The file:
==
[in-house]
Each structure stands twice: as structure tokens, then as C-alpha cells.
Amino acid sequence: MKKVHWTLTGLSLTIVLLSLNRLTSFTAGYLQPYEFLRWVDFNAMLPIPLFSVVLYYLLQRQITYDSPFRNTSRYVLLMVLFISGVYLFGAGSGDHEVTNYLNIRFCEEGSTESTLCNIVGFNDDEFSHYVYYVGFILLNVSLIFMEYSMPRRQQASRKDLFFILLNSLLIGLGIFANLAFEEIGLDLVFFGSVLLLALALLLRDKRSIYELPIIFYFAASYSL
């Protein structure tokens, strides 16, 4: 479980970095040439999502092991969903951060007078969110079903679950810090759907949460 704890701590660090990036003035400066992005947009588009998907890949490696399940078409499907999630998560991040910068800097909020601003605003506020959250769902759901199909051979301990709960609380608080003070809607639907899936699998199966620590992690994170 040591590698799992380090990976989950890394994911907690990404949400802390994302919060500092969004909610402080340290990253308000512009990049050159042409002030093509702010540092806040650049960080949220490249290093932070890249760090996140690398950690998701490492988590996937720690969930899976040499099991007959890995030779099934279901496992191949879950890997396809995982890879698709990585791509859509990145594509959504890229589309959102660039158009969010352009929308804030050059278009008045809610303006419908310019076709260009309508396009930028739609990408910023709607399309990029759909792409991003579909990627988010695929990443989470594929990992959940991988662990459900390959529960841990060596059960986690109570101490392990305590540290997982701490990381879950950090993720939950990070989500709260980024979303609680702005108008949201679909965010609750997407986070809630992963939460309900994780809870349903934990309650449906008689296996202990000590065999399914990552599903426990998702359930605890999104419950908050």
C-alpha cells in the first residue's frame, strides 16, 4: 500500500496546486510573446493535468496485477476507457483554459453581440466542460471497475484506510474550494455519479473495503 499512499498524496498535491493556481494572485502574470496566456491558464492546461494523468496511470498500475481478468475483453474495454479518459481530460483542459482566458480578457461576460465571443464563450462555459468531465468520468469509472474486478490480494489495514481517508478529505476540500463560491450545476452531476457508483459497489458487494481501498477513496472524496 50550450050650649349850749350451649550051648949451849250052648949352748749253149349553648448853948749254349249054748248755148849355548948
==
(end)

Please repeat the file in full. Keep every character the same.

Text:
[in-house]
Each structure stands twice: as structure tokens, then as C-alpha cells.
Amino acid sequence: MKKVHWTLTGLSLTIVLLSLNRLTSFTAGYLQPYEFLRWVDFNAMLPIPLFSVVLYYLLQRQITYDSPFRNTSRYVLLMVLFISGVYLFGAGSGDHEVTNYLNIRFCEEGSTESTLCNIVGFNDDEFSHYVYYVGFILLNVSLIFMEYSMPRRQQASRKDLFFILLNSLLIGLGIFANLAFEEIGLDLVFFGSVLLLALALLLRDKRSIYELPIIFYFAASYSL
């Protein structure tokens, strides 16, 4: 479980970095040439999502092991969903951060007078969110079903679950810090759907949460 704890701590660090990036003035400066992005947009588009998907890949490696399940078409499907999630998560991040910068800097909020601003605003506020959250769902759901199909051979301990709960609380608080003070809607639907899936699998199966620590992690994170 040591590698799992380090990976989950890394994911907690990404949400802390994302919060500092969004909610402080340290990253308000512009990049050159042409002030093509702010540092806040650049960080949220490249290093932070890249760090996140690398950690998701490492988590996937720690969930899976040499099991007959890995030779099934279901496992191949879950890997396809995982890879698709990585791509859509990145594509959504890229589309959102660039158009969010352009929308804030050059278009008045809610303006419908310019076709260009309508396009930028739609990408910023709607399309990029759909792409991003579909990627988010695929990443989470594929990992959940991988662990459900390959529960841990060596059960986690109570101490392990305590540290997982701490990381879950950090993720939950990070989500709260980024979303609680702005108008949201679909965010609750997407986070809630992963939460309900994780809870349903934990309650449906008689296996202990000590065999399914990552599903426990998702359930605890999104419950908050």
C-alpha cells in the first residue's frame, strides 16, 4: 500500500496546486510573446493535468496485477476507457483554459453581440466542460471497475484506510474550494455519479473495503 499512499498524496498535491493556481494572485502574470496566456491558464492546461494523468496511470498500475481478468475483453474495454479518459481530460483542459482566458480578457461576460465571443464563450462555459468531465468520468469509472474486478490480494489495514481517508478529505476540500463560491450545476452531476457508483459497489458487494481501498477513496472524496 50550450050650649349850749350451649550051648949451849250052648949352748749253149349553648448853948749254349249054748248755148849355548948